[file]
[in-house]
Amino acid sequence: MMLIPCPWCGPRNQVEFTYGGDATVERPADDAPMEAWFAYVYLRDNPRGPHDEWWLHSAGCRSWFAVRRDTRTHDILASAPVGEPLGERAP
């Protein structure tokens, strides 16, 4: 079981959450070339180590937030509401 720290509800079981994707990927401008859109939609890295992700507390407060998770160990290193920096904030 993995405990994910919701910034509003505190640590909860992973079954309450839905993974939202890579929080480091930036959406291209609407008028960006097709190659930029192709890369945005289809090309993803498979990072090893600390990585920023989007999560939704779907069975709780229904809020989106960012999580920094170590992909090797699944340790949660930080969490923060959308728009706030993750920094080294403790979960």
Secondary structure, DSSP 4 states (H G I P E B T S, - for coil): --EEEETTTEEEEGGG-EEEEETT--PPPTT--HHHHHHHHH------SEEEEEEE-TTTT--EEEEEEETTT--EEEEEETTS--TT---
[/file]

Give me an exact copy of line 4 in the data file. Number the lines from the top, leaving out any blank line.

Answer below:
Secondary structure, DSSP 4 states (H G I P E B T S, - for coil): --EEEETTTEEEEGGG-EEEEETT--PPPTT--HHHHHHHHH------SEEEEEEE-TTTT--EEEEEEETTT--EEEEEETTS--TT---